North: Son will carry on father’s legacy

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North: Son will carry on father’s legacy

North Korea’s main newspaper ran its first tributes to its new leader Kim Jong-un, announcing that the son would lead the country by carrying on the legacy of his father, Kim Jong-il, who died Saturday.

Rodong Sinmun, the official mouthpiece of the Workers’ Party, said the country’s young leader would be guided by his father’s yuhun, or legacy, which would allow for an interim, transitional period for the son to take up Kim Jong-il’s mantle and consolidate power for himself, just as his father did in 1994 after Kim Il Sung’s death.

Calling Kim Jong-un a “great leader,” the newspaper declared, “At the front-line of our revolution stands our comrade Kim Jong-un, great successor to the juche [self-reliance] revolution’s achievements and leader of our party, army and people.”

Rodong Sinmun continued, “Our beloved and respected general [Kim Jong-il] revered the yuhun of our great father Kim Il Sung and did everything he could to realize national unification as a top priority of the people. We should walk our own path of the self-reliance, military-first revolution by keeping the yuhun of comrade Kim Jong-il.”

When Kim Jong-il took helm of the regime after his father’s death in 1994, he left his father’s positions vacant for three years in an act of mourning and intensified the cult of personality around his deceased father.

By declaring that Kim Jong-il would carry on the founding leader’s legacy, North Korea helped avoid a public revolt and other turmoil at the time, despite an ailing, collapsing economy in the aftermath of the cold war.

The North’s unique format of transition did not mean, however, that Kim Jong-il had his hands tied, but allowed the son to parley his father’s influence to govern over national affairs and steadily earn the loyalty of the public.

While it is not yet known whether Kim Jong-un will similarly observe a three-year mourning period for his father, Rodong Sinmun specifically detailed three tasks for the country’s new leader, which have been oft-repeated by official media: a military-first policy, unification of the two Koreas and establishment of a strong, prosperous country.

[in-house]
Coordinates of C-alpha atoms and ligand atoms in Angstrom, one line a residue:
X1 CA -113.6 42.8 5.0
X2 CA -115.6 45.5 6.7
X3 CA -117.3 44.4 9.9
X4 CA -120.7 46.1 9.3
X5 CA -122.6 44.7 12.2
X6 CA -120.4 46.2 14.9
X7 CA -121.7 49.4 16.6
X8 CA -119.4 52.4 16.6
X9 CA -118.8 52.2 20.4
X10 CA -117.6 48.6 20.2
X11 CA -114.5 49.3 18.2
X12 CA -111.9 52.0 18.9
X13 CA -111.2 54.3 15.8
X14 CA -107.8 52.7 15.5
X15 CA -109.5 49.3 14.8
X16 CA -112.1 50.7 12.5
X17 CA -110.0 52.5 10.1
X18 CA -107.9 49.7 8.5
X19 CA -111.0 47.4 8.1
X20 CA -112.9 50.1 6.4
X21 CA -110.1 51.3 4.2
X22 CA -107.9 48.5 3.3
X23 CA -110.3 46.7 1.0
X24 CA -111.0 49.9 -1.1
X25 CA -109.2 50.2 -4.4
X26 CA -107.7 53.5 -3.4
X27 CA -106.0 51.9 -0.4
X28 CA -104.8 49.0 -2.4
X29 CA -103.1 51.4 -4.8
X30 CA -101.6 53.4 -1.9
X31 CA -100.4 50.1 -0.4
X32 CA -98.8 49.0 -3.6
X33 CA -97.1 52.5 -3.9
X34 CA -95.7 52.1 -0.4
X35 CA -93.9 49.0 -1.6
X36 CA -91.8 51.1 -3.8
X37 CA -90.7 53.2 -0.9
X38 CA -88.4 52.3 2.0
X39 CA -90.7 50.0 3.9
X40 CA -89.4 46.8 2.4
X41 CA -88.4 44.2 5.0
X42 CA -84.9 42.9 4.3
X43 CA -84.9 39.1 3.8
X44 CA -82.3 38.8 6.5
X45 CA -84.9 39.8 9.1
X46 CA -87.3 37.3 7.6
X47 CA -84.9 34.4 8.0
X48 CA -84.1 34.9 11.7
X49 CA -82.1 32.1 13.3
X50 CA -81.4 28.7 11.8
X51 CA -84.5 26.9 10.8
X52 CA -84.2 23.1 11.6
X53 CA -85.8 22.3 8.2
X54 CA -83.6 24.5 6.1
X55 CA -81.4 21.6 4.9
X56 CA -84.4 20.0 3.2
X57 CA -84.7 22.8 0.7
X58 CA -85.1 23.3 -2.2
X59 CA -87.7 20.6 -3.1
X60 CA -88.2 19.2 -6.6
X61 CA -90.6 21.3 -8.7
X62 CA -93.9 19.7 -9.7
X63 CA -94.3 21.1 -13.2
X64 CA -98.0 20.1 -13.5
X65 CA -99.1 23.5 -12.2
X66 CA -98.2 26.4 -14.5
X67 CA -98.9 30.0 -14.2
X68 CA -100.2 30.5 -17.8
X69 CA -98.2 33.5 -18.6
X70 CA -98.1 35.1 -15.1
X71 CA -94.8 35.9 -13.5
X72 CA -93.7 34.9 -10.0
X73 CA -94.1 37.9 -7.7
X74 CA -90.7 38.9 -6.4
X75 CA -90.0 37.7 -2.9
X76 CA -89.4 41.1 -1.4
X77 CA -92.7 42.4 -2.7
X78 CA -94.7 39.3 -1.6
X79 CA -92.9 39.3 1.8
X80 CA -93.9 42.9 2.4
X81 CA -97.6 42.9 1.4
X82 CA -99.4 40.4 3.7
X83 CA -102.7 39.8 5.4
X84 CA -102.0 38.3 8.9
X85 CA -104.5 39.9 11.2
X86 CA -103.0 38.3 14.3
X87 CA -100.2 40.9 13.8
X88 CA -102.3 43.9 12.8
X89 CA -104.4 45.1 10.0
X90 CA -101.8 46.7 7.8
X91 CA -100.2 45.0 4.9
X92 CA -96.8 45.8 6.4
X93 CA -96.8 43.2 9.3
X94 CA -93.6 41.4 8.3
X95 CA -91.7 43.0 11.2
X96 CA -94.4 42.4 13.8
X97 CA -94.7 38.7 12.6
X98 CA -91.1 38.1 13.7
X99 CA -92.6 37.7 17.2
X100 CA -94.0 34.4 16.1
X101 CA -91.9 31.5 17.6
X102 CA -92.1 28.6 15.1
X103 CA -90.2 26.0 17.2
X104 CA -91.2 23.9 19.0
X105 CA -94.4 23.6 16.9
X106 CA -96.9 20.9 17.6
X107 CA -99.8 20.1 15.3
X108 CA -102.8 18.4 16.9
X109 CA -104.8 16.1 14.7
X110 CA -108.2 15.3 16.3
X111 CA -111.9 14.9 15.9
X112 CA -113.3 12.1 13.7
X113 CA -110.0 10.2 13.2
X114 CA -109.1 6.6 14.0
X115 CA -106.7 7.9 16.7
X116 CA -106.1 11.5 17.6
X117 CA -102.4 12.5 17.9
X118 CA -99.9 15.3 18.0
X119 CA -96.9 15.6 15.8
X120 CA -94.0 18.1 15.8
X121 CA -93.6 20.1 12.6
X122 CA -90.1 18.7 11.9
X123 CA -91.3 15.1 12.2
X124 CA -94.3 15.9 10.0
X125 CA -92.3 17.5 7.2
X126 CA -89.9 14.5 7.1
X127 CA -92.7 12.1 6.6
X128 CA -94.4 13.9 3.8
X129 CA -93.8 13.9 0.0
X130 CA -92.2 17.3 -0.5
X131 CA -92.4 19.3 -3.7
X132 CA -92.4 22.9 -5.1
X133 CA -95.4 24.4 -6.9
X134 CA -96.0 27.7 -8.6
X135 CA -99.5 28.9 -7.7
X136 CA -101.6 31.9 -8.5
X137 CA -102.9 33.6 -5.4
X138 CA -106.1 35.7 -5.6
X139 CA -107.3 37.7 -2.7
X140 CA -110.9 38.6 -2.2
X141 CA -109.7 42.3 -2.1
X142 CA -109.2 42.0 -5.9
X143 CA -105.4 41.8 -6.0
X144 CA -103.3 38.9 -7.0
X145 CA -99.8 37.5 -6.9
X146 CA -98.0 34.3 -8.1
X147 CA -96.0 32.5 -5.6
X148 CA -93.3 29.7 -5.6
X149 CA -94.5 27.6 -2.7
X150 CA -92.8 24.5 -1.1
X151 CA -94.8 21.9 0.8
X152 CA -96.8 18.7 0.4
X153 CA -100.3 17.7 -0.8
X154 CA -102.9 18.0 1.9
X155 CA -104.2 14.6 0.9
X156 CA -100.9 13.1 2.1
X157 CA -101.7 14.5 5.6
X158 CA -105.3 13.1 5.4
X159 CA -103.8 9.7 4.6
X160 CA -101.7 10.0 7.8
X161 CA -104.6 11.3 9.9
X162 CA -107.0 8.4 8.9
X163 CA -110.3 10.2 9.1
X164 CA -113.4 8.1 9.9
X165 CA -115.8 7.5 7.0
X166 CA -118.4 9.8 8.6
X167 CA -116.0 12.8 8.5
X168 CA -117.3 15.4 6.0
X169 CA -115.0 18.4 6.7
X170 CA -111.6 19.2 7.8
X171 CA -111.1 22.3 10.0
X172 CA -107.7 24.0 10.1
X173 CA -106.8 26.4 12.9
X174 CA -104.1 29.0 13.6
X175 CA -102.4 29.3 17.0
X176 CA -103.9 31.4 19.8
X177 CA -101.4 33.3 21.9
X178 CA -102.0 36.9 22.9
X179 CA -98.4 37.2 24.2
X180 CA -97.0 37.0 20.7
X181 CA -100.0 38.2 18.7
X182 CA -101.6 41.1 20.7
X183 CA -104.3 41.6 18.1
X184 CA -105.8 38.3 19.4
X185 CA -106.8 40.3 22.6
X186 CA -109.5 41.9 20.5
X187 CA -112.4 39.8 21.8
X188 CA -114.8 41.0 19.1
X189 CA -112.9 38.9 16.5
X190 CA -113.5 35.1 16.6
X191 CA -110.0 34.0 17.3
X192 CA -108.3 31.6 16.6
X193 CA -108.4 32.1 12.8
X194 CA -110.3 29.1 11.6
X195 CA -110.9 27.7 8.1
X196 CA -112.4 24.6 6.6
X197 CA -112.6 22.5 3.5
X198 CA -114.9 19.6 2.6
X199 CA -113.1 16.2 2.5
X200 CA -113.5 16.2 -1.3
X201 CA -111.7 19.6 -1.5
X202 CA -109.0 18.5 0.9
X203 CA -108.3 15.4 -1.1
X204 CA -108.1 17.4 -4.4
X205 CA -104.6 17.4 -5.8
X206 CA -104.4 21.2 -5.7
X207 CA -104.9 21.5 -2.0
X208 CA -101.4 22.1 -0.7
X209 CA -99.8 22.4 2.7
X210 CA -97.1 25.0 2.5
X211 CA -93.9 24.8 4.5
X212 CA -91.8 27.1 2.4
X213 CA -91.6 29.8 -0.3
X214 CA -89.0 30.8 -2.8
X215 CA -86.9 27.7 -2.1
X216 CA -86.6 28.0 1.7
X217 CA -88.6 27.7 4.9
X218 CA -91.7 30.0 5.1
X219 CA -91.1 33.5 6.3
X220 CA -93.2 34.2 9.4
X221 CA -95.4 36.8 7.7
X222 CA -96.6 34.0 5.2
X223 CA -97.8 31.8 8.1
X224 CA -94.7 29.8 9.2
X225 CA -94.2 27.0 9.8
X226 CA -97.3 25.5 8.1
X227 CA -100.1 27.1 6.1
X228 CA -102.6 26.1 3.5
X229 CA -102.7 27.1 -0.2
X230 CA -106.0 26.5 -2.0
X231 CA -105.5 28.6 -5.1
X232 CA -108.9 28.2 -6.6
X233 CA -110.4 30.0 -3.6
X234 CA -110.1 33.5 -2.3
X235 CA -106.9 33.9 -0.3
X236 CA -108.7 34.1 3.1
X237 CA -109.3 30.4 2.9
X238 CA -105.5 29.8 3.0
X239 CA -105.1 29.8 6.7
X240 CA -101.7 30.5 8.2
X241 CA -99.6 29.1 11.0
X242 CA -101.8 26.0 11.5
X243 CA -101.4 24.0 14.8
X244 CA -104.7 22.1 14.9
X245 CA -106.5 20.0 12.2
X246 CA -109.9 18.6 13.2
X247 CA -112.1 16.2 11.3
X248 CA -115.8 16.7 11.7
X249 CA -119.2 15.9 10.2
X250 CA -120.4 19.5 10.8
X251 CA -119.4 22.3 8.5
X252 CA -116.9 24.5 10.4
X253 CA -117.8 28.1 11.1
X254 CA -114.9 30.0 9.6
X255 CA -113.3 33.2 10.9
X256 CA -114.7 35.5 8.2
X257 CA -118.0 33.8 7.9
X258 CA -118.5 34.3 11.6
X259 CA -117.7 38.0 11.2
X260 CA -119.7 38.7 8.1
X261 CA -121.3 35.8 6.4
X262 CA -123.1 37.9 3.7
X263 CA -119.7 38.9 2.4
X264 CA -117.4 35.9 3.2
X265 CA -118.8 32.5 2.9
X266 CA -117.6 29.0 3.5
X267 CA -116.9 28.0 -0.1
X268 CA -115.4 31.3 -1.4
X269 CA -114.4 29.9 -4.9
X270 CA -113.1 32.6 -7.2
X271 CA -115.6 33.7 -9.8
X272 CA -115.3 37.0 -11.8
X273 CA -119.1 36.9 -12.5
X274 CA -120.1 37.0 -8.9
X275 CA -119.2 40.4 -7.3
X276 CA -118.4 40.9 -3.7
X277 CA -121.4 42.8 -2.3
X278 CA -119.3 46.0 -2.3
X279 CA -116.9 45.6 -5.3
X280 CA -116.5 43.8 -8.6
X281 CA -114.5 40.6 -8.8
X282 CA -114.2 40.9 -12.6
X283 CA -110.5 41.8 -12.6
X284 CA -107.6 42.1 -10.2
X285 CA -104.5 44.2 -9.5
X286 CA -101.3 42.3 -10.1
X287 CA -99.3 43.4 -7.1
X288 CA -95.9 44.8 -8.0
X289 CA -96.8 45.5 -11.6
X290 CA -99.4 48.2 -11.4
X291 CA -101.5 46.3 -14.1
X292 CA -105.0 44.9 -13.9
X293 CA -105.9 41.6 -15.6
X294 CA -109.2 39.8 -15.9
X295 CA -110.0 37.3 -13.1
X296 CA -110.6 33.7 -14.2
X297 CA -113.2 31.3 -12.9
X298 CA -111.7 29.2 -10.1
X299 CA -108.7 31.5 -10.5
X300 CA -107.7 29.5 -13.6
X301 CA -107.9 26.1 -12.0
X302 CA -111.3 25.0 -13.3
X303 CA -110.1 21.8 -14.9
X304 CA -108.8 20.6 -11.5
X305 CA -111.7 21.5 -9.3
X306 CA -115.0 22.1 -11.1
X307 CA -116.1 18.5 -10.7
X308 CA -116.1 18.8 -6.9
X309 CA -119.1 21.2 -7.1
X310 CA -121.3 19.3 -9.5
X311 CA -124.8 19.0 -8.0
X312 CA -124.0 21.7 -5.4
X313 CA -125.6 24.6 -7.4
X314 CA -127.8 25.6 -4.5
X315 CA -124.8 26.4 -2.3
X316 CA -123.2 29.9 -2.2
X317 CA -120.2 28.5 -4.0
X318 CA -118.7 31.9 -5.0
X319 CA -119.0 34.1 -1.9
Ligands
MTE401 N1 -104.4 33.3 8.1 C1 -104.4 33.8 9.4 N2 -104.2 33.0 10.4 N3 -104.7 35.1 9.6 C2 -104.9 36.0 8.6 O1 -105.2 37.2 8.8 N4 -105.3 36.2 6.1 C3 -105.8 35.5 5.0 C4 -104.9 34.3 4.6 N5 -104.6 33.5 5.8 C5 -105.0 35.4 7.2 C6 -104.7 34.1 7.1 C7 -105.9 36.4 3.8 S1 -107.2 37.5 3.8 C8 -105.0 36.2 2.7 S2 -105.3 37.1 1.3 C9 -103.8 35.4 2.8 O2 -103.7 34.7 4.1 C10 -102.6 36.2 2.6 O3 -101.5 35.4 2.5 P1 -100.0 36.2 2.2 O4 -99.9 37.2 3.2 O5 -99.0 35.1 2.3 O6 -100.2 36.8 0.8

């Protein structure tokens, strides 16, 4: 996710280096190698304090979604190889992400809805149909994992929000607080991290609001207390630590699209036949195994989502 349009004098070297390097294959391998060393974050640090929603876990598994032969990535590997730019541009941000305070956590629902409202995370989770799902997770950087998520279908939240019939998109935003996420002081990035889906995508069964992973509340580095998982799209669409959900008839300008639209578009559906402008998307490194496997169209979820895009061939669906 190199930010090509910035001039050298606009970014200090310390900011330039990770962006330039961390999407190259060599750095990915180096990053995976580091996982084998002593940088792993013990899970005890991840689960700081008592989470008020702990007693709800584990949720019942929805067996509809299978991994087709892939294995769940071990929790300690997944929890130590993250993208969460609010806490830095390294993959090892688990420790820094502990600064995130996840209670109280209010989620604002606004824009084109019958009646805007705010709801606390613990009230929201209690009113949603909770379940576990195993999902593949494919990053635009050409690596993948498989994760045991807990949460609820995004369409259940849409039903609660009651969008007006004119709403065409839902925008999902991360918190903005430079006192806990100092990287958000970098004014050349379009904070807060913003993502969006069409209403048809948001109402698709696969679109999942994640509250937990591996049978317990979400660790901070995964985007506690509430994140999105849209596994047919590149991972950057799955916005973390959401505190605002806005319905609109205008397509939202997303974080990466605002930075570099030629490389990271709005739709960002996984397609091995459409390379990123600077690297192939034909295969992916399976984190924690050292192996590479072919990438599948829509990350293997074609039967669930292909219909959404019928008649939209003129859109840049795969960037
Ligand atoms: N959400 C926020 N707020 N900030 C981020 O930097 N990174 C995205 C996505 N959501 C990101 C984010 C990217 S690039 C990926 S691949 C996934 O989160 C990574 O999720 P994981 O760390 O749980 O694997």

“We are now living in an era that will open the door to a strong, prosperous nation ... We are now full of passion to revere the military-first leadership of comrade Kim Jong-un ... We will firmly cooperate with each other to realize our long-time wish, national unification,” the newspaper editorial said.

A South Korean source has said that Kim Jong-un made his first order as four-star general and vice chairman of the Central Military Commission, just before the announcement of his father’s death, when he ordered all military units to suspend field exercises and training and return to their bases.

The comment fueled debate over whether Kim Jong-un had obtained complete control of the North’s 1.2-million-member military, a backbone of the communist country’s leadership.

South Korean media has speculated that the young leader, if he had control of the military, would soon be named the country’s chief military official.

Representative Kwon Young-se, chairman of the Intelligence Committee, refuted the speculation yesterday, however.

“It’s still too early to say that Kim has complete control over the military,” Kwon said on a radio program. “It’s natural that Kim Jong-un made that order to the military after Kim Jong-il’s death.”

The White House also publicly called the North’s new leader by his full name.

As of Wednesday, it had only used the term “the new leadership” when referring to young Kim.

“Kim Jong-il had designated Kim Jong-un as his official successor, and at this time we have no indication that that has changed,” White House Press Secretary Jay Carney told reporters at a briefing on Wednesday.

By Kim Hee-jin []
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